Deal’s criminal justice proposals came from a council of judges, lawyers and law enforcement officials he appointed to oversee the effort. All the while, the governor said maintaining public safety was of the utmost importance and he expected the proposals to be guided by “evidence, data and best practices,” said Georgia Supreme Court Justice Michael Boggs, who chaired the council.
Boggs added: “Not lost in any of this was that Governor Deal led from the heart.”
Deal said he got plenty of inspiration from his son, Jason Deal, a Superior Court judge who runs drug courts in Hall and Dawson counties. Such “accountability” courts allow defendants to avoid jail time if they stay sober, get treatment, get an education and find a job.
“I’ve had people who come up to me out of nowhere and say, ‘Your son saved my life. Drug court made the difference. I probably would not be alive if that hadn’t happened,’” Deal said. “It’s hard to overcome success like that.”
At his son’s request, Deal attended a few drug court graduation ceremonies. He said he broke down at every one, so much so he finally had to beg off.
“I’ve got too soft a heart,” the governor said, tears filling his eyes. “Those kinds of stories you hear of transformed lives, of restored family units, of children’s custody that had been lost but is now restored — oooh — those get to me. They are such a clear illustration that reforms can work and there is a possibility to redeem people.”
Drug court grad gets his dream job
In 2002, there were only three accountability courts in Georgia. Thanks to Deal’s support, there are now 150 across the state. They take in drug addicts, the mentally ill, veterans and juveniles who’ve committed nonviolent offenses.
During the 2017 fiscal year, 1,729 people graduated from Georgia’s accountability courts. And each graduate produces $22,695 in economic benefits and savings to the state — in all, more than $38 million, according to a recent study by the University of Georgia’s Carl Vinson Institute of Government. That includes state income taxes paid by graduates, reduced costs of incarceration and savings on foster care for children and medical care.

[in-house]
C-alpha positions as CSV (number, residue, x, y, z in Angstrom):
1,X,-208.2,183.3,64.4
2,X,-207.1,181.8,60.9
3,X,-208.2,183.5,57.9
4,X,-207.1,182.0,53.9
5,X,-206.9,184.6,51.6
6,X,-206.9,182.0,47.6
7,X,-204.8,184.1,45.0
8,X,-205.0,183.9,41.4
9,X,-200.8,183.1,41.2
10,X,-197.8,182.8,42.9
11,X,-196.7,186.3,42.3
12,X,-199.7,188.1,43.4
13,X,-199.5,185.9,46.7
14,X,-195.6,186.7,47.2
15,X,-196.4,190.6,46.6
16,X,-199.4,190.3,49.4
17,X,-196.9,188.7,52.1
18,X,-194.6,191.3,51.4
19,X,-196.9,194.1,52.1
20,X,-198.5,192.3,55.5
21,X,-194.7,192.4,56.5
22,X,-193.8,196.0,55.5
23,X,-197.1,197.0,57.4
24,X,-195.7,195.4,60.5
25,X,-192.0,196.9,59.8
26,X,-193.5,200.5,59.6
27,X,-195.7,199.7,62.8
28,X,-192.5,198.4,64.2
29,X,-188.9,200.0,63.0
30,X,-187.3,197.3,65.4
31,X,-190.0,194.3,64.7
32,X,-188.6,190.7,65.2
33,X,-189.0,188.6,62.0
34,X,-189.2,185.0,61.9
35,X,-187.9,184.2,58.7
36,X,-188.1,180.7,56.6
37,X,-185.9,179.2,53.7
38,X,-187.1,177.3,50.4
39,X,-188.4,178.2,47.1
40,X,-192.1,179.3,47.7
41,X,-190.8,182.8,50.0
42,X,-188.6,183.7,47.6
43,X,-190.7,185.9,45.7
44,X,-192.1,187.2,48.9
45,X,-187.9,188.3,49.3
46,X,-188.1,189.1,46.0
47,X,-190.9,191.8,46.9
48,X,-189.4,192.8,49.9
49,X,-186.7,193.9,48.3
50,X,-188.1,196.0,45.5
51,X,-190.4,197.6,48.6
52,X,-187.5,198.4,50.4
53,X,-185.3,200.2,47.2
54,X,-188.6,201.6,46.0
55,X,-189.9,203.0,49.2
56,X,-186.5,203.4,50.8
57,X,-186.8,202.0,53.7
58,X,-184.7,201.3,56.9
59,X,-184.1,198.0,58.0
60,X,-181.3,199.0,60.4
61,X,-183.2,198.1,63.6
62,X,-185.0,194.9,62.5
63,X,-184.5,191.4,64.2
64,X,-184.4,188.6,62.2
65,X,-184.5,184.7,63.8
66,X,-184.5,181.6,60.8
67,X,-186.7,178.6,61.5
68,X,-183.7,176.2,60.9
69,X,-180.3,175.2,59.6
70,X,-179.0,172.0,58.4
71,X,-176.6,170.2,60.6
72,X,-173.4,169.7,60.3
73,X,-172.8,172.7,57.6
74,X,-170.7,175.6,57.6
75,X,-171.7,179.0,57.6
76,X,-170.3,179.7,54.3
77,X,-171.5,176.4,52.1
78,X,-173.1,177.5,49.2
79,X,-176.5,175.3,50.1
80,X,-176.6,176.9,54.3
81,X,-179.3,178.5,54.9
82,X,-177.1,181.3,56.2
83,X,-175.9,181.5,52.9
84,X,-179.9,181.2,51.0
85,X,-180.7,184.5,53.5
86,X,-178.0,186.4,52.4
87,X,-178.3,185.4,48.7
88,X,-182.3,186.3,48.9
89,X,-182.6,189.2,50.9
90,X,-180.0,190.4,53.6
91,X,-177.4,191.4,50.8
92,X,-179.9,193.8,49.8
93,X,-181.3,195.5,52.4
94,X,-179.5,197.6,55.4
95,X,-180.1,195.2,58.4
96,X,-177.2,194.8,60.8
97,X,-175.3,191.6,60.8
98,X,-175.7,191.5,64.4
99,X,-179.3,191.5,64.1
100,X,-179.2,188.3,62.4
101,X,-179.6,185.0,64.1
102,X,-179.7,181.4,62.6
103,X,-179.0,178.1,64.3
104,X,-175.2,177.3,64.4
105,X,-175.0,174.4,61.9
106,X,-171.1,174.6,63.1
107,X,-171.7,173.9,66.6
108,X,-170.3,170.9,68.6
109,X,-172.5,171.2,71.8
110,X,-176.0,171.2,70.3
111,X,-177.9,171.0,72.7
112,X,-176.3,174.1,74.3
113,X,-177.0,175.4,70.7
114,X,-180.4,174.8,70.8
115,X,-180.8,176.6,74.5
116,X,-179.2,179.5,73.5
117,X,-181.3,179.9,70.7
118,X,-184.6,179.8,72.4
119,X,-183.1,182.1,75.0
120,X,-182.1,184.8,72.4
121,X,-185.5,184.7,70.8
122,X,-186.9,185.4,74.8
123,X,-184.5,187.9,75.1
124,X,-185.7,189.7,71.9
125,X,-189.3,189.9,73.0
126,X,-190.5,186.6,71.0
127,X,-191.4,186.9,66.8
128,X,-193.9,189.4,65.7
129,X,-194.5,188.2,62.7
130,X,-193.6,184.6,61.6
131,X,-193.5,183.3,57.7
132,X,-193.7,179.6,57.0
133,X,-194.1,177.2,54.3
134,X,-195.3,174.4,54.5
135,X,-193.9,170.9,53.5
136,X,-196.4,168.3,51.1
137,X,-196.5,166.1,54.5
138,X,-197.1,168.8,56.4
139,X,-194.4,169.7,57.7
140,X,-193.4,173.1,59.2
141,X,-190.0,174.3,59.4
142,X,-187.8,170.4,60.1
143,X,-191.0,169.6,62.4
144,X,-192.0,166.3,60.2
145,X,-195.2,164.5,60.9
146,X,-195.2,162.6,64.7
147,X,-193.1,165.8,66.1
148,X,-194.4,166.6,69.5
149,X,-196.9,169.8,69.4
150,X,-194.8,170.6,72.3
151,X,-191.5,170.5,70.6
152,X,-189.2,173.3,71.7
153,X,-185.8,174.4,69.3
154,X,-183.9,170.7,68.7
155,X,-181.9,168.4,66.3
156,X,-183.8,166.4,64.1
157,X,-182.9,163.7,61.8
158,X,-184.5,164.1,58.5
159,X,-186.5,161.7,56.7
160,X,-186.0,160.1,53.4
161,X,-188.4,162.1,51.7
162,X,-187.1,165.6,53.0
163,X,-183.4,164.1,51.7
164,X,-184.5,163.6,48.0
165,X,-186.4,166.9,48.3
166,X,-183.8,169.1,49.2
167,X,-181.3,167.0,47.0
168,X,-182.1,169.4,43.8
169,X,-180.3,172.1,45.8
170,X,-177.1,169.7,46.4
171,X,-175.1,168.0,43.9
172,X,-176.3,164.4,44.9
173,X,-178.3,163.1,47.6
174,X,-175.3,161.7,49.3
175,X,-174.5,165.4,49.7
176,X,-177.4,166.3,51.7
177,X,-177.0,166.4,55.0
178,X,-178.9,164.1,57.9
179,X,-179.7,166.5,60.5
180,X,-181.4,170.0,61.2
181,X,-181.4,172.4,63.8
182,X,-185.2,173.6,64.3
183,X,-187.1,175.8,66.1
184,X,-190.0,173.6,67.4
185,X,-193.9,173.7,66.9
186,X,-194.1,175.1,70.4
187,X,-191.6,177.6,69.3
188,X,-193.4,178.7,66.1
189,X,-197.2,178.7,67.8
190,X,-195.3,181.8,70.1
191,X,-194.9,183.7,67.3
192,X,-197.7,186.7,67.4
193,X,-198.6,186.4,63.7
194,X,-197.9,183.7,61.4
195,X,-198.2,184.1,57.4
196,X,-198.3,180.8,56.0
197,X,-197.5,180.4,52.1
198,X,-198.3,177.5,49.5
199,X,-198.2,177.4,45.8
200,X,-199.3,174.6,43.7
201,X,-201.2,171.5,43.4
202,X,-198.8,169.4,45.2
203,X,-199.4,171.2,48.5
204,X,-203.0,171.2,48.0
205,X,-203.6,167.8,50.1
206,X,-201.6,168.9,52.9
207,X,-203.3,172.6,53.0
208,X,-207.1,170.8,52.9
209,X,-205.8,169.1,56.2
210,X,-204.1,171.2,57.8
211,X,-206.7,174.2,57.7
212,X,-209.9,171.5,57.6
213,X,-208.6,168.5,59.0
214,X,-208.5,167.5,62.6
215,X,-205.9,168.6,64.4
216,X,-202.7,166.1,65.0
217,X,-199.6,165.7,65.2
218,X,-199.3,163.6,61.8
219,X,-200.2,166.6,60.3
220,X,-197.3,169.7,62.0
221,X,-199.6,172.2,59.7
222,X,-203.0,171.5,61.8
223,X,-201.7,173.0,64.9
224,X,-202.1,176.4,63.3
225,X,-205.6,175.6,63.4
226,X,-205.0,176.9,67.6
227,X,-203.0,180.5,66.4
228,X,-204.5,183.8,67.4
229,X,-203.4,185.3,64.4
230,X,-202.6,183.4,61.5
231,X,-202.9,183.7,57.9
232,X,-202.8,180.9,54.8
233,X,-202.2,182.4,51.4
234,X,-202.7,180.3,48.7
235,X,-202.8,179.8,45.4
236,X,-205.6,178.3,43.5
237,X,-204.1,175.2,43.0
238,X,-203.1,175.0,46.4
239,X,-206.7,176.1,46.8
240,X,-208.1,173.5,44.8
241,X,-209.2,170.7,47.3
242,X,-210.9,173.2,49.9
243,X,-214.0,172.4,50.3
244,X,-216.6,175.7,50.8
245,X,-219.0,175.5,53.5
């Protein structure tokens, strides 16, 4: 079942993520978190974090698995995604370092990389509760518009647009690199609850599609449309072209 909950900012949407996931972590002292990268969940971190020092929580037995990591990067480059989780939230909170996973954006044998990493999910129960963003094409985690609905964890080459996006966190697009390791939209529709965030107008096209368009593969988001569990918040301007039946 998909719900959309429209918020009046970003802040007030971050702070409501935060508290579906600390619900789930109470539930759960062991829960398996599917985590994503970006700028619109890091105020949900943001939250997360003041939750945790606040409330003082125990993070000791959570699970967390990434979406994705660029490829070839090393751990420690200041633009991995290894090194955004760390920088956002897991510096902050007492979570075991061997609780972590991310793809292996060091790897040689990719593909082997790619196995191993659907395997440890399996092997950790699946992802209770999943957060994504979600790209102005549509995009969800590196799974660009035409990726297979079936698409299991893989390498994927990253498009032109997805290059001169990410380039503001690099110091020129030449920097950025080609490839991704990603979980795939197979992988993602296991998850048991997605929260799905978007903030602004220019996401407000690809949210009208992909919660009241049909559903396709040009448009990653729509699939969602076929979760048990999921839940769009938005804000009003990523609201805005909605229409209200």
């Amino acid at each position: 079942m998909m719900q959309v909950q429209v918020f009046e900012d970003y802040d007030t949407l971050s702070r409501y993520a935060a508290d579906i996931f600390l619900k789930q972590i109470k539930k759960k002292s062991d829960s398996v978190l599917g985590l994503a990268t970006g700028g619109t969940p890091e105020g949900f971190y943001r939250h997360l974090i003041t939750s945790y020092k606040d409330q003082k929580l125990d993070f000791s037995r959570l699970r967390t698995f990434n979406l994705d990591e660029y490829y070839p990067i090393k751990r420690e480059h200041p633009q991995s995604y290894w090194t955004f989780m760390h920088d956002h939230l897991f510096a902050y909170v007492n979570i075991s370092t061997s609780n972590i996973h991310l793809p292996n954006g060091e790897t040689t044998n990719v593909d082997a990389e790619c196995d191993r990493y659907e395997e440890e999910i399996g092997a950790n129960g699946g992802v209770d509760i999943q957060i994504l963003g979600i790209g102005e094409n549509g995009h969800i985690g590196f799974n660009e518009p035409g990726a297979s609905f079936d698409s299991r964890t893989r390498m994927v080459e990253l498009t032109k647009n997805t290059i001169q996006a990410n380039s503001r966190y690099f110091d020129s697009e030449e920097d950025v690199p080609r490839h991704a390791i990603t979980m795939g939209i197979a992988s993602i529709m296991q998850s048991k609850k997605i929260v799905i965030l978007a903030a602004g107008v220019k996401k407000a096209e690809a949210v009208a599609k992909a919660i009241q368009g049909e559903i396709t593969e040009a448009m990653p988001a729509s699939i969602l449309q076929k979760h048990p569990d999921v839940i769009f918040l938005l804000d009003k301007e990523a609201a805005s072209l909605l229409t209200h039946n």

The study also found that recidivism rates for graduates of accountability courts are about 10 to 15 percentage points lower than those of similarly situated defendants who did not participate.
“Just being in an accountability court — whether you graduate or don’t graduate — significantly reduces your chances of re-offending again,” Judge Jason Deal said. “This has all been enormously, enormously successful. It’s been good for Georgia.”
Mack Cook III was one of the beneficiaries. In 2015, having already been arrested dozens of times, he faced certain prison time for selling crack cocaine to an undercover officer.
Instead of prison, Cook, 46, enrolled in Fulton County’s drug court program and graduated in April 2017. After washing dishes at a Midtown restaurant for a year, Cook got the job of his dreams — to work as a substance abuse counselor — this past May.
He’s now a lead supervisor at the East Point Recovery Center, which offers outpatient treatment for addicts and those suffering from mental illness. He takes patients on outings, such as the movies, the barber and the grocery store where he shows them how to shop.